The last spot is opened by the departure of Ryan Hollweg or Colton Orr, whomever takes more stupid penalties. Within the Rangers system are several prospects that play a similar agitating style of hockey but, gain an advantage over Hollweg/Orr from their ability to put the puck on the net. These names, who will compete for that last spot are: Jessiman, Byers, Korpikoski. Assuming the Rangers roll 4 lines then this spot is (Lauri) Korpikoski’s. Should they choose to have a seldom used checking line then the job goes to one of the other two. Either way, the potential lines look something like this (projected mid-season lines after we see how talented certain youngsters truly are)
Bourret Anisimov Jagr
Drury Gomez Callahan
Prucha Dubinsky Cherapanov
Byers/Korpikoski/Jessiman Betts Hollwg/Orr
This leaves no room for Marcel Hossa. On top of that, there are several other prospects within the system that have a chance to make large strides this year (Tom Pyatt being a strong candidate), that could create an even greater problem of “who goes where”.
So why trade Marcel today? Simple. By staying on a line with Jagr, Hossa’s true abilities are disguised. If any do surface they will quickly be credited to playing on a line with Jagr, and if they don’t then his trade value will plummet even farther. Ironically, Marcel’s trade value is already low, perhaps in part to unfair comparisons to his brother Marion, but nonetheless, he is a 25 year old forward who has yet to show any of the promise he was originally pegged with.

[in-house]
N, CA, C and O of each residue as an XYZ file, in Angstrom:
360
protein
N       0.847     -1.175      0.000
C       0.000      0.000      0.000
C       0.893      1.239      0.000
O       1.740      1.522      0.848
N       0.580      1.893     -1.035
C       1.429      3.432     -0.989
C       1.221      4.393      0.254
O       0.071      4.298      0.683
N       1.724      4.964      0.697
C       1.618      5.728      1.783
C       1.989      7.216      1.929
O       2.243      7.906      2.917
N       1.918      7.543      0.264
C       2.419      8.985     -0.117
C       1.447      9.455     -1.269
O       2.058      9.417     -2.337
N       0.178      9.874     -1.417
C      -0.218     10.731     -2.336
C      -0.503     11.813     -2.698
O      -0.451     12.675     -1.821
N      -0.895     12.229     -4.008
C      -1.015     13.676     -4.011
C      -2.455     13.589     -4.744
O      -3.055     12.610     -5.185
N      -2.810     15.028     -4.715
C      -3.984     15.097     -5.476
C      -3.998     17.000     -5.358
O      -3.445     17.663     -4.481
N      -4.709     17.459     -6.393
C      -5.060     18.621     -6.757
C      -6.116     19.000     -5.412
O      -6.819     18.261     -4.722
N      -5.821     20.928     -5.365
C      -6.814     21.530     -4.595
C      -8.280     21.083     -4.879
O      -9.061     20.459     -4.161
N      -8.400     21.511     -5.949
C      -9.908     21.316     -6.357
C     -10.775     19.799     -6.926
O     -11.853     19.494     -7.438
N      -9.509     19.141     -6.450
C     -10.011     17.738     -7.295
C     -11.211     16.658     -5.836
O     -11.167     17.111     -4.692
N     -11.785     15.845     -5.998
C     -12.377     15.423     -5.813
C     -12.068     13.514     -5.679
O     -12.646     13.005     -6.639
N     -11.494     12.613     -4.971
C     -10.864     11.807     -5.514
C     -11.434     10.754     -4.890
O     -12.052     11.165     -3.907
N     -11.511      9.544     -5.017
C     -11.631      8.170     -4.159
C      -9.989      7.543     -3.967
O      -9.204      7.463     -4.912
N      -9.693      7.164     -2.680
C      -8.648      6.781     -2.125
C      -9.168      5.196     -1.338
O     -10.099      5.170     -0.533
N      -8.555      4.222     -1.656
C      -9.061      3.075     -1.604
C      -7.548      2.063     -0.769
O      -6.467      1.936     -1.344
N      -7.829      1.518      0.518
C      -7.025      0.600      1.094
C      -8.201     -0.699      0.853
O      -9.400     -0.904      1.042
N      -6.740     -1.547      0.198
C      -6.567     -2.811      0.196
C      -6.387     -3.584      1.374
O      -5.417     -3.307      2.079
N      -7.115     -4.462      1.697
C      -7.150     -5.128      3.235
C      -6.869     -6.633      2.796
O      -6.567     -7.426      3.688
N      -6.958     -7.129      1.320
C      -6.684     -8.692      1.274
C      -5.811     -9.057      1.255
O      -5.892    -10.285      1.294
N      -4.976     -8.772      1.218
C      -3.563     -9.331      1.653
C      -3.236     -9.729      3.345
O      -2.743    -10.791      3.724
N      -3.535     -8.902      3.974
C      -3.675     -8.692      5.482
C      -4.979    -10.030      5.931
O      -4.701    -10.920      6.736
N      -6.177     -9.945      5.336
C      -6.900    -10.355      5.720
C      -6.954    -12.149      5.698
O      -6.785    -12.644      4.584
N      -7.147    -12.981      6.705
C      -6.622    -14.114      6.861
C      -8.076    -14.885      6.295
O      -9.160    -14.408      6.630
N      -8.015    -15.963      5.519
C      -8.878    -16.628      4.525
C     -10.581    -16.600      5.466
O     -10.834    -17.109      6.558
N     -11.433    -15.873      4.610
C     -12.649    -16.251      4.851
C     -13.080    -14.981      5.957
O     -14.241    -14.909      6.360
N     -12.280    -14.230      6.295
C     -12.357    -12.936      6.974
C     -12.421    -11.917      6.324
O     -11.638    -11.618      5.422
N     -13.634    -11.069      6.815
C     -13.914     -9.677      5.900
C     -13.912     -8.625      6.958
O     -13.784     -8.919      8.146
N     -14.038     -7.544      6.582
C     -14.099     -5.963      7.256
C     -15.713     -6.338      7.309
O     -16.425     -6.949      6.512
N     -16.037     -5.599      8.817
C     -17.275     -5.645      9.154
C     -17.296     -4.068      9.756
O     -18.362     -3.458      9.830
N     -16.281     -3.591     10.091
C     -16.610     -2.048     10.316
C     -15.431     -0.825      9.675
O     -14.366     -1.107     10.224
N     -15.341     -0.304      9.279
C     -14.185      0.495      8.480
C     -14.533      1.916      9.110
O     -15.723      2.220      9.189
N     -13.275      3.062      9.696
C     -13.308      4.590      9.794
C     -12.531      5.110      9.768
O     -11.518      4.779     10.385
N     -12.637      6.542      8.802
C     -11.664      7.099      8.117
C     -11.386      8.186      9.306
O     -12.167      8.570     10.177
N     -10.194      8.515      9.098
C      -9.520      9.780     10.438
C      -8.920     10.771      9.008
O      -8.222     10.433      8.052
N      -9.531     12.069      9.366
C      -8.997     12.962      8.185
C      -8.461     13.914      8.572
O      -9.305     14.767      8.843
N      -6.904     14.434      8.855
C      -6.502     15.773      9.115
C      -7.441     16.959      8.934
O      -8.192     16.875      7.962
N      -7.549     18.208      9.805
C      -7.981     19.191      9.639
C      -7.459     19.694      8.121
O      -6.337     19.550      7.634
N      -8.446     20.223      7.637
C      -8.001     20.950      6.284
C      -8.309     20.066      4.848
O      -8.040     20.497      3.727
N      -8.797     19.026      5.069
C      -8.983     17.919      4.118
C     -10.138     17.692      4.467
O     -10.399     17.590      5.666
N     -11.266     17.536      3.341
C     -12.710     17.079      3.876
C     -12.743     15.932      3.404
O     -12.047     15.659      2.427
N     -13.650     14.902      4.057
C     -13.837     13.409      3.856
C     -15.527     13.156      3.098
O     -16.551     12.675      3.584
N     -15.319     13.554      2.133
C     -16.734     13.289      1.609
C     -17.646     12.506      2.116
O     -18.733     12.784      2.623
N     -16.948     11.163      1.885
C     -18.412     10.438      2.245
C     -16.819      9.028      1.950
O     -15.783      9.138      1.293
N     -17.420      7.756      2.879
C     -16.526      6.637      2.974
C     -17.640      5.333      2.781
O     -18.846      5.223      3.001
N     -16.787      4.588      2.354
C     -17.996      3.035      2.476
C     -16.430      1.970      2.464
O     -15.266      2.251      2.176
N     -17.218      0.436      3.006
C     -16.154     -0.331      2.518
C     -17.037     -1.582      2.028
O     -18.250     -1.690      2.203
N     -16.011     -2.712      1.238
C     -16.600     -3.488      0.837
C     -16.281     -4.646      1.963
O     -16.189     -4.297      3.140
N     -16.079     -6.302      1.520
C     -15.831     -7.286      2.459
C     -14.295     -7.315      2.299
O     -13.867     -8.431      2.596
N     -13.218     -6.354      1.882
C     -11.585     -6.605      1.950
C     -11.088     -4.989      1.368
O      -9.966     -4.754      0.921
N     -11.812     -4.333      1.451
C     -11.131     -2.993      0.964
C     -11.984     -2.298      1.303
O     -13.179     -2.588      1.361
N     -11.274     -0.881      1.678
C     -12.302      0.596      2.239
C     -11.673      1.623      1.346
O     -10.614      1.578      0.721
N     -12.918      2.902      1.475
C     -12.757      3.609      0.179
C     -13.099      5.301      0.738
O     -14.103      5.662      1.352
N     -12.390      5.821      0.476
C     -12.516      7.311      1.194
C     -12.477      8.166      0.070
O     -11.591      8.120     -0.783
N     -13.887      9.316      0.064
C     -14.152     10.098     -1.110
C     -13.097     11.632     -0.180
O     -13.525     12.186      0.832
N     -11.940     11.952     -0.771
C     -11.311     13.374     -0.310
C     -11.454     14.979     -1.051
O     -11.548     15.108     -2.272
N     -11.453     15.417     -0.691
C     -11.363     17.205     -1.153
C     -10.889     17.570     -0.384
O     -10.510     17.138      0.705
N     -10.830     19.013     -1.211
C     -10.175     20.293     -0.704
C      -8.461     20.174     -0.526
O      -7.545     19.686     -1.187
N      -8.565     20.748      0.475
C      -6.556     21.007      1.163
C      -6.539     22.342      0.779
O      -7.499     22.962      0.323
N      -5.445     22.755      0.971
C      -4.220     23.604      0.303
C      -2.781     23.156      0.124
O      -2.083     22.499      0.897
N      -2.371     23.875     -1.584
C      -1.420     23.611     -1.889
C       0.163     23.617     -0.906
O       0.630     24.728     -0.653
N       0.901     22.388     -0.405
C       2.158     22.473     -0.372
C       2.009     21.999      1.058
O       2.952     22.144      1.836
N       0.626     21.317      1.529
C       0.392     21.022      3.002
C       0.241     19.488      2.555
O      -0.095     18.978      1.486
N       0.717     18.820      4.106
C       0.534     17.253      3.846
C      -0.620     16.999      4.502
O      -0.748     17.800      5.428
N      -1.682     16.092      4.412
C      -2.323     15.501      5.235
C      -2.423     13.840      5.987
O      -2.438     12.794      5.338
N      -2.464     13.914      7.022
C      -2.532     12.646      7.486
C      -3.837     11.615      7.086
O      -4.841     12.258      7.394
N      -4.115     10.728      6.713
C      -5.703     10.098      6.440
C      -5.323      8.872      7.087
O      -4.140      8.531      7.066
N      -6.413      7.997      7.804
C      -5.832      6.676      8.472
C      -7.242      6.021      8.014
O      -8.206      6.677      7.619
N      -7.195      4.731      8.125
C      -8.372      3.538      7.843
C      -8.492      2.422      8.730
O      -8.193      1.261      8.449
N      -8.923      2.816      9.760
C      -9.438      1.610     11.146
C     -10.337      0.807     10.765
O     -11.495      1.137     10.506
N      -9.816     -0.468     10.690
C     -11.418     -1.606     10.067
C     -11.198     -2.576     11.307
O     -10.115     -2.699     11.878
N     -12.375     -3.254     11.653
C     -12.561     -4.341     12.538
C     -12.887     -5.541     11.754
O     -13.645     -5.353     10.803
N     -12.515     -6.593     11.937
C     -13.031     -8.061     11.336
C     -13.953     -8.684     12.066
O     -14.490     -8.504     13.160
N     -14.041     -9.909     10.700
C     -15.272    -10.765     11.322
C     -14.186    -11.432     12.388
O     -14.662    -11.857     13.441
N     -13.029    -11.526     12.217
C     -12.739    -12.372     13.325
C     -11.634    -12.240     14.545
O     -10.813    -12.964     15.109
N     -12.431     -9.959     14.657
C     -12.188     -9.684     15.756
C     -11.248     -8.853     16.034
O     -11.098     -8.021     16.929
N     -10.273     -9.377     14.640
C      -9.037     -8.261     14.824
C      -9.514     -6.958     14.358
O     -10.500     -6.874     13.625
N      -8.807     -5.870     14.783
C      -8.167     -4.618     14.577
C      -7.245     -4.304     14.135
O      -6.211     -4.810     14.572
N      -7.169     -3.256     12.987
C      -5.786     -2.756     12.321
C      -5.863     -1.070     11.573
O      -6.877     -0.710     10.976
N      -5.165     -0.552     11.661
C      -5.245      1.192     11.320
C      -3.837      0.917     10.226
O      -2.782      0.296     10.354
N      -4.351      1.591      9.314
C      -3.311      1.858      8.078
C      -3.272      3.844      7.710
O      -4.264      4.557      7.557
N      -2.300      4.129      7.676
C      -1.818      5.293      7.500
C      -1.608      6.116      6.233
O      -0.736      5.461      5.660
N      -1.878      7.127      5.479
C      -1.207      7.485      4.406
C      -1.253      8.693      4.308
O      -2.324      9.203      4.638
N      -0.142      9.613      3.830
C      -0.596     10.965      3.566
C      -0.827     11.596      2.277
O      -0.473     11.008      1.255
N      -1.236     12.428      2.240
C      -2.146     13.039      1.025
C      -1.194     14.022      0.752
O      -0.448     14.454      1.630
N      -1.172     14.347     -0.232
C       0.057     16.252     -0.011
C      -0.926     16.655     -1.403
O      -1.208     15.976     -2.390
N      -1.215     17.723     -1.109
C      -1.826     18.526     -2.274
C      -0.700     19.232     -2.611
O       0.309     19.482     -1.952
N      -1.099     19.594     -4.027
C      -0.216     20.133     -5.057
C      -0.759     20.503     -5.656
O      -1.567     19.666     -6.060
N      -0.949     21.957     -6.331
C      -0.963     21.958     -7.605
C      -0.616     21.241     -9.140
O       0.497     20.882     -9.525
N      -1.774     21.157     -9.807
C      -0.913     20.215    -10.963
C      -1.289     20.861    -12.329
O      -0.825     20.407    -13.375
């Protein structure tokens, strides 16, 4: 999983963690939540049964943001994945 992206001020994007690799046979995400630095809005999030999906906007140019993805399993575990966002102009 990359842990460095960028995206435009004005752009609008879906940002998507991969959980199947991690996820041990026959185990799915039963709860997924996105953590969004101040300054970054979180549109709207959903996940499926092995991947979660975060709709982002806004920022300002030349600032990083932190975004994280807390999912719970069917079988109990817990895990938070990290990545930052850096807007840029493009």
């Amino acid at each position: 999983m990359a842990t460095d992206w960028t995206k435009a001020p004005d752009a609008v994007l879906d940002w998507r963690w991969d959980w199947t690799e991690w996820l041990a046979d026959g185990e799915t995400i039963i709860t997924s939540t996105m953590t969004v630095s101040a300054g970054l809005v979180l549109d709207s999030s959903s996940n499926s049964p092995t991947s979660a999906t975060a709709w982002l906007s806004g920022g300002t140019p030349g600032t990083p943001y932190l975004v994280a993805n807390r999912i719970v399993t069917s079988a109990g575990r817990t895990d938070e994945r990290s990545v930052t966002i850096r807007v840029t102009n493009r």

If the Rangers trade him today, they are likely to send him off at his highest value. In his place the Rangers call up Nigel Dawes, who had a terribly impressive finish to his camp and has been amongst the league leaders in the AHL in scoring for two straight years (and juniors before that). Chances are Dawes doesn’t make the lineup next year, which is the perfect reason to bring him up now. Should he pan out, score 25 goals and play a decent +/-, then the Rangers win and have a tougher competition for Alex Bourret’s otherwise pending spot next year. Or, in worst-case scenario, the Rangers have a valuable chip to package with goalie prospect Al Montoya and one of either Paul Mara or Marek Malik at the deadline for a true #1 defenseman not named Michael Roszival, in which case the Rangers become the absolute favorites for the cup.